2019 - Ongoing
I first began photographing Central American asylees in 2018 at the El Barretal shelter, a makeshift open-air space that was housing approximately 2,000 migrants. I documented a group of dancers as they brought donations, money, and dance to refugees. Seeing how communal dance seemed to bring joy, laughter, and a sense of community — something equally as crucial as material resources — evoked the idea that the refuge of community is an important story. Later, when I began photographing Central American migrants and asylees living at Casa de Luz (CDL), a shelter for LGBTQ+ folks and families with young children, I focused on documenting the network of activists/advocates collaborating to build community and provide resources to refugees fleeing violence, political instability, and deadly homophobia.
As asylees faced closed borders and unsympathetic American refugee policies, networked community care was especially integral in the survival of LGBTQ+ individuals and families traveling with children. Casa de Luz is one of few shelters catering to these two groups collectively. While it is certainly not a solution for the anti-refugee policies of the American government or a solution to the rampant homophobia faced by LGBTQ migrants, it is a remedy to the physical and mental dangers of surviving such tribulations alone.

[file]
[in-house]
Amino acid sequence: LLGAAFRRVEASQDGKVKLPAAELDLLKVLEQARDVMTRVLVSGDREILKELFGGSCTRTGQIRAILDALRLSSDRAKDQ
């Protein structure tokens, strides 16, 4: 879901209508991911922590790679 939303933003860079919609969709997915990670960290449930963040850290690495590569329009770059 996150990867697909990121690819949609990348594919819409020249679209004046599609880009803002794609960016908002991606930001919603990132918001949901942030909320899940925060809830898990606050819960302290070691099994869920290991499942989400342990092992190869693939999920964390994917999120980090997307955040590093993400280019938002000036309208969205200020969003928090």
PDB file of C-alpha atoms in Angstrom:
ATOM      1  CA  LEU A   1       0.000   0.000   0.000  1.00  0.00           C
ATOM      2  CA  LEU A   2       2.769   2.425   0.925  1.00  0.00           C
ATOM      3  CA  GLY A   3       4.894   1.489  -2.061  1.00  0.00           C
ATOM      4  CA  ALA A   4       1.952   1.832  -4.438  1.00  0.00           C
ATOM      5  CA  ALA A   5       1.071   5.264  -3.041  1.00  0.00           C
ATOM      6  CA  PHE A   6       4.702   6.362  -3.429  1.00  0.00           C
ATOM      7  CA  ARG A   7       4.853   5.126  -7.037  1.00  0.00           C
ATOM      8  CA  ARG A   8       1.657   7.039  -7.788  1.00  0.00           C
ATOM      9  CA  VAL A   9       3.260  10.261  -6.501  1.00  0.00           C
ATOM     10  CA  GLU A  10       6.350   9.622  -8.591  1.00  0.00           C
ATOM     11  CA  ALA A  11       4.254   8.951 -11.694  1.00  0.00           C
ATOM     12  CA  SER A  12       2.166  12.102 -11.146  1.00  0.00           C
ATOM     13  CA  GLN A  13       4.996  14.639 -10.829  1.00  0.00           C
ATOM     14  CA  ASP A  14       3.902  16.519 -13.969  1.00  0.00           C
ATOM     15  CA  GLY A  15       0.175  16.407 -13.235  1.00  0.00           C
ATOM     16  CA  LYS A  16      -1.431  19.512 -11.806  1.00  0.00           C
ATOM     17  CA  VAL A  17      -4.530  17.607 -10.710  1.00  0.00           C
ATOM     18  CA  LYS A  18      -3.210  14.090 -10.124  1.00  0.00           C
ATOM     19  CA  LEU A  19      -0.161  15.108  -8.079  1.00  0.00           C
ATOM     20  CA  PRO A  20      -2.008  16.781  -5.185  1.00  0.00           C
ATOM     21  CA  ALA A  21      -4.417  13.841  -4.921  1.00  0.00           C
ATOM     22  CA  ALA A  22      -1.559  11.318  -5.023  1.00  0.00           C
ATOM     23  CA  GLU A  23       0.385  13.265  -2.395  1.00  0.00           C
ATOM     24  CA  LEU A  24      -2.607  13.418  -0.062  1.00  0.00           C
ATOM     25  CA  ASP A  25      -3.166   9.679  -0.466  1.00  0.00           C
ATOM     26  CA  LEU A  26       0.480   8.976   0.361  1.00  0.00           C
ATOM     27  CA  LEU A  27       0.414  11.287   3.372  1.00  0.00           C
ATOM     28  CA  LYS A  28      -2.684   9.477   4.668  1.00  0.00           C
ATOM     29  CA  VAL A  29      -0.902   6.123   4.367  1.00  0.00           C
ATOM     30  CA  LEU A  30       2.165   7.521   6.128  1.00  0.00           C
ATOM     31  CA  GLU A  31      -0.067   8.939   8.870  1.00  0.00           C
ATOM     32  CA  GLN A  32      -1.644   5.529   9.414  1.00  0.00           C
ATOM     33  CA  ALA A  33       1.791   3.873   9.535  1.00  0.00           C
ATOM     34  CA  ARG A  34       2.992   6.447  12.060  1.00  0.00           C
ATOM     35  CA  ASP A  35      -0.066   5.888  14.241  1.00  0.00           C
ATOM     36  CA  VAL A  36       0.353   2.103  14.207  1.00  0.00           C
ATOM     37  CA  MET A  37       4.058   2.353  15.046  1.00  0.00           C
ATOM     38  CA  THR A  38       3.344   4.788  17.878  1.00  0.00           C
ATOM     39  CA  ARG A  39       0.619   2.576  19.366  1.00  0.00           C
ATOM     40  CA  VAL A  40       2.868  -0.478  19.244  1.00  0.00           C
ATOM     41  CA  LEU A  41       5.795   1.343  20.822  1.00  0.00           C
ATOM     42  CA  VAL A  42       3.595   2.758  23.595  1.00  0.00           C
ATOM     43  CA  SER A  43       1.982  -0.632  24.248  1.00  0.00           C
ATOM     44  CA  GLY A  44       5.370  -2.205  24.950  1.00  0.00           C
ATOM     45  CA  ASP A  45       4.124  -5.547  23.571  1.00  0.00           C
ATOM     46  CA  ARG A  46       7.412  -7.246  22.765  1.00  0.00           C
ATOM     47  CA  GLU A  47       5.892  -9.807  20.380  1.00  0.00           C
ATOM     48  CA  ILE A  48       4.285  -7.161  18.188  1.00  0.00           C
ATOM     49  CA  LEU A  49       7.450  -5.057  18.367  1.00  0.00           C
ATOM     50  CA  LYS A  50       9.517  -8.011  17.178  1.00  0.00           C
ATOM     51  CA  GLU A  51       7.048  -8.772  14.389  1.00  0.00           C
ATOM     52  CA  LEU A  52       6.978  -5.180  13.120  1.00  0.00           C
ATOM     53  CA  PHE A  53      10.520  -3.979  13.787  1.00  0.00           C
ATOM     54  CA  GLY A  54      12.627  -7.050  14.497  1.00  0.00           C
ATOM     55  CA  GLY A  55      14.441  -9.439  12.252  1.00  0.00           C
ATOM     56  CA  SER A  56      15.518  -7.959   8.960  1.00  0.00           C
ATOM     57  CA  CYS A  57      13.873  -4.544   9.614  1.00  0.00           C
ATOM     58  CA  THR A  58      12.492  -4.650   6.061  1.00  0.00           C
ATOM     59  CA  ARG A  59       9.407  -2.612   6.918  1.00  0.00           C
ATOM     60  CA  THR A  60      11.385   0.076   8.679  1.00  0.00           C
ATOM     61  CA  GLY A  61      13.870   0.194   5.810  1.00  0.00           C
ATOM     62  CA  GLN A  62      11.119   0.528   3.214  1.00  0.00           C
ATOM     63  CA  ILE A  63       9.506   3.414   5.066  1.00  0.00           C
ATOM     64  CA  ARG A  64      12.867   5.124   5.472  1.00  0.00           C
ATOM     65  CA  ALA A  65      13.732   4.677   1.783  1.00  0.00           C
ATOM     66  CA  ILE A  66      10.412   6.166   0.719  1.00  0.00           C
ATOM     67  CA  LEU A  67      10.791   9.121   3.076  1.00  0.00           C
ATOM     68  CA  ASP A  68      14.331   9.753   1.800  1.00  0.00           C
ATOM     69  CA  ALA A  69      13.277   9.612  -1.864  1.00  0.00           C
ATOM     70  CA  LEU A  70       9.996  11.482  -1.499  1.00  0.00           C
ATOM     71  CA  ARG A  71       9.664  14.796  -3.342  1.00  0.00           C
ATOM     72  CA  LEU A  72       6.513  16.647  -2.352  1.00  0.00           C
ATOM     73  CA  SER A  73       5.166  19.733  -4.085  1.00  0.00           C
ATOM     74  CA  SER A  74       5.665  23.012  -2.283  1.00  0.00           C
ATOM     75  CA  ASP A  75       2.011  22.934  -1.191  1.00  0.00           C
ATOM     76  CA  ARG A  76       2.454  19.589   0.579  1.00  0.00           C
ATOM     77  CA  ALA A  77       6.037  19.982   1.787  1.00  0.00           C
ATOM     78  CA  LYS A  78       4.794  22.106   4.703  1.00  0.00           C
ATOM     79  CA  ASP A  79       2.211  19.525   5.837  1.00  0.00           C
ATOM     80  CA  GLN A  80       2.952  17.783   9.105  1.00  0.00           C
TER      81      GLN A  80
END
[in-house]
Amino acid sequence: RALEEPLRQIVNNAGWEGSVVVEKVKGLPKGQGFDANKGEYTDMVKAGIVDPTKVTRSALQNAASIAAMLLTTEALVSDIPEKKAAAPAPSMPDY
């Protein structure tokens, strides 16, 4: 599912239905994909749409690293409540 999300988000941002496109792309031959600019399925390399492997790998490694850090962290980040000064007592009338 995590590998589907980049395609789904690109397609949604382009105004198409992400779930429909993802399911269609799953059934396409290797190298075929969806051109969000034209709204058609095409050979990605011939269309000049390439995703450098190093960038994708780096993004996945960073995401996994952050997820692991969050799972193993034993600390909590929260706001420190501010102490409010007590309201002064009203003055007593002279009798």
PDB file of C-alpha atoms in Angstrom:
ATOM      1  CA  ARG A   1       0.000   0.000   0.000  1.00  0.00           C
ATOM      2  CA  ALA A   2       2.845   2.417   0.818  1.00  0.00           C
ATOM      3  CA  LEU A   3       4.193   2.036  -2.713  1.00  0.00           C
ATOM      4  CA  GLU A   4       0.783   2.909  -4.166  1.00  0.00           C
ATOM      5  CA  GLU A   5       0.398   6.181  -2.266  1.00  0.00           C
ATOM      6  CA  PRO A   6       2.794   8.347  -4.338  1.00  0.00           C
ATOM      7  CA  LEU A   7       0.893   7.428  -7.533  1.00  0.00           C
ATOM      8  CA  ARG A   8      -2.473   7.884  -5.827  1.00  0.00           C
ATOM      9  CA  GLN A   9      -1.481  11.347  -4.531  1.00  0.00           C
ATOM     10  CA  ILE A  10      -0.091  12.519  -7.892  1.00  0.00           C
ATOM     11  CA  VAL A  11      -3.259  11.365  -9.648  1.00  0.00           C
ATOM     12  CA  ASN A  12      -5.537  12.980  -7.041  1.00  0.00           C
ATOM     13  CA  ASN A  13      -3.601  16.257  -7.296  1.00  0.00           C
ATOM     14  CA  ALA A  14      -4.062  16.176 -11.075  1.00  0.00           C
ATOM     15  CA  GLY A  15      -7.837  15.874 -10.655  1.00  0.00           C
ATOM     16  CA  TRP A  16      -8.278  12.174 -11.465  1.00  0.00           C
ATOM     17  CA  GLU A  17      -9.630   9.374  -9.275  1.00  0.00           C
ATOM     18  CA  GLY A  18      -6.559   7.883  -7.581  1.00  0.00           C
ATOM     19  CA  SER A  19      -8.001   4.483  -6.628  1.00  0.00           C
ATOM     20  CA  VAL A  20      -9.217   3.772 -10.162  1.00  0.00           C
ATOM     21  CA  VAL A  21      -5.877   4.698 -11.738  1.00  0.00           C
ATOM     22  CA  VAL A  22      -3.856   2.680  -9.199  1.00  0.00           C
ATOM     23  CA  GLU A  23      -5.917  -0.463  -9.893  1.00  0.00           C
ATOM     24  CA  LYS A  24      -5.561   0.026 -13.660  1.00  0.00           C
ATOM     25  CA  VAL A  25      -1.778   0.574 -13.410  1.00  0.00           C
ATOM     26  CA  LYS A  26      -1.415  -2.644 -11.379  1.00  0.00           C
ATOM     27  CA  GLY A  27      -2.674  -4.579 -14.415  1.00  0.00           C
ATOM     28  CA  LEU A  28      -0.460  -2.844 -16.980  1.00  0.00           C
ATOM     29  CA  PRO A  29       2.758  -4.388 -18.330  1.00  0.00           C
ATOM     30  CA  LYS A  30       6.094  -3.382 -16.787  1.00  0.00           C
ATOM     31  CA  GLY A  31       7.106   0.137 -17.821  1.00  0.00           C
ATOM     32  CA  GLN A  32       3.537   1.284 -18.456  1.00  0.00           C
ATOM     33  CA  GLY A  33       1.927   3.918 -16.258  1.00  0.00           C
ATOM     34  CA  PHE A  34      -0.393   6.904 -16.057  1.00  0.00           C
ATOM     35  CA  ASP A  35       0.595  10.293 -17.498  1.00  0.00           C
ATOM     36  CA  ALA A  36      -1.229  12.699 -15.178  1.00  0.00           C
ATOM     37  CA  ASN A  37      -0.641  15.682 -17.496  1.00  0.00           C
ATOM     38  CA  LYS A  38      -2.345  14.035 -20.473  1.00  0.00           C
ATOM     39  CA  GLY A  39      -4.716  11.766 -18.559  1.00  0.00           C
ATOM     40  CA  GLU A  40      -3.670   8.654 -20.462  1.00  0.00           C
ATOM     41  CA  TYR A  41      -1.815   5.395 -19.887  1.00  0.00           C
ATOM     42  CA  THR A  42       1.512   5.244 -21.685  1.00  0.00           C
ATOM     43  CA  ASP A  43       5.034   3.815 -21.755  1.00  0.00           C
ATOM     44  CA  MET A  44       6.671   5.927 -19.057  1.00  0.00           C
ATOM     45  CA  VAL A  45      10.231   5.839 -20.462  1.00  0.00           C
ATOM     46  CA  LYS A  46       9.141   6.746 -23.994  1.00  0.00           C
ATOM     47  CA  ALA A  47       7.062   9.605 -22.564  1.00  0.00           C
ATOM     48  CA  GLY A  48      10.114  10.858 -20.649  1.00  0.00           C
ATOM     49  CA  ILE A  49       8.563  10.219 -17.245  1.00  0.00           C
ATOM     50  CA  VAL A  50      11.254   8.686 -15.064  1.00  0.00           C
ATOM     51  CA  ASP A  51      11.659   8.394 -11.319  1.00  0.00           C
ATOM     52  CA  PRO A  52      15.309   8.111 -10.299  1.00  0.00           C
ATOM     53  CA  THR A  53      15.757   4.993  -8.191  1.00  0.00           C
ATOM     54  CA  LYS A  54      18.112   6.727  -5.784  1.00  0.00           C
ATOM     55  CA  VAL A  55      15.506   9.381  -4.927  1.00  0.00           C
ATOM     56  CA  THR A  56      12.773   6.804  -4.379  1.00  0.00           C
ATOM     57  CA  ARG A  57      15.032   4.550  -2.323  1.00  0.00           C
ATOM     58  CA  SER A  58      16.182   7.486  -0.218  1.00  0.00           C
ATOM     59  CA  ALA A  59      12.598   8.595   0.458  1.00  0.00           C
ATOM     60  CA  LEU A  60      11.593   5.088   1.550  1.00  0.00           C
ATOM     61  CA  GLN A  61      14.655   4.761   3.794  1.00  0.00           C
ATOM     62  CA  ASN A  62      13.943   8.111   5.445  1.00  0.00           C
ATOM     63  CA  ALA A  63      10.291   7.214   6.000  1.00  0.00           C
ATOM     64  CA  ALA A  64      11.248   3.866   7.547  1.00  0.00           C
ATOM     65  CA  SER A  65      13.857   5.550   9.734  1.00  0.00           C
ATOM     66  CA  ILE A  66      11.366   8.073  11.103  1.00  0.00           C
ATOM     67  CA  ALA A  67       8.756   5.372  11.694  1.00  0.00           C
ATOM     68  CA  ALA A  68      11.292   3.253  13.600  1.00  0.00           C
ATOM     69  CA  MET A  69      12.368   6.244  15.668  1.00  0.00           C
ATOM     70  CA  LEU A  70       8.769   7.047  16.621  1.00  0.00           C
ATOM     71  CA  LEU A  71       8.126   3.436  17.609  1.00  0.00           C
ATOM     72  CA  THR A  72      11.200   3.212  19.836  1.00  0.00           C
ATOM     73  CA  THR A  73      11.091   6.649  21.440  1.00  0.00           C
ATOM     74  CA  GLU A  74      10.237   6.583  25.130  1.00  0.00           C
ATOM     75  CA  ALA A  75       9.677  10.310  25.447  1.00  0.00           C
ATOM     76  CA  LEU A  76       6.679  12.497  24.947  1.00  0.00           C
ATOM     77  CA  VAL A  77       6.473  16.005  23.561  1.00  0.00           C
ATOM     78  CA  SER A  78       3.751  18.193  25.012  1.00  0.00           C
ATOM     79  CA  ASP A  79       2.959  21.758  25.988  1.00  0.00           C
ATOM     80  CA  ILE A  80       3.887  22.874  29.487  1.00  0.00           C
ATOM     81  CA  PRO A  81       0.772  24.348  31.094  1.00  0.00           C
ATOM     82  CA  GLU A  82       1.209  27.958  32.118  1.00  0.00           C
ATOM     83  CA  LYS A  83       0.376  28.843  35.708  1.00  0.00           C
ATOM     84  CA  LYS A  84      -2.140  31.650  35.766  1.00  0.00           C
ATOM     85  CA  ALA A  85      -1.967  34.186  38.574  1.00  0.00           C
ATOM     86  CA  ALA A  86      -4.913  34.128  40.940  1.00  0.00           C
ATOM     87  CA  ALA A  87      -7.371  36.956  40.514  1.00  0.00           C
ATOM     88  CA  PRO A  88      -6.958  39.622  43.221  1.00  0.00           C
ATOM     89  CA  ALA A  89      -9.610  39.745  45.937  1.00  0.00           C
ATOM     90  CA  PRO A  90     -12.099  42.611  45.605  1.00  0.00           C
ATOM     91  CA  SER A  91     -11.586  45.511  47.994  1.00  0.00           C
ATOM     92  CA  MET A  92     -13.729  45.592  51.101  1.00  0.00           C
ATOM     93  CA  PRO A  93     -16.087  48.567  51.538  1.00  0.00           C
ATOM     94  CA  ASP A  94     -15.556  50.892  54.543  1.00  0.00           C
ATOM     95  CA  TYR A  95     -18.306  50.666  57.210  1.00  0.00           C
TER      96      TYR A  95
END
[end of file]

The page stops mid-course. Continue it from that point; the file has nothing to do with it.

The residents of Casa de Luz find acceptance, sustenance, connection, physical safety, community care, and a home. They also pool legal and financial resources as they navigate the asylum process. The importance of access to such resources alongside fostering belonging, confirming identity, providing a safe space for people to be themselves, and a safe space in the migrant and pandemic crisis can’t be overstated. Ultimately, my project has become about this — the vital importance of building community in the face of systemic injustice.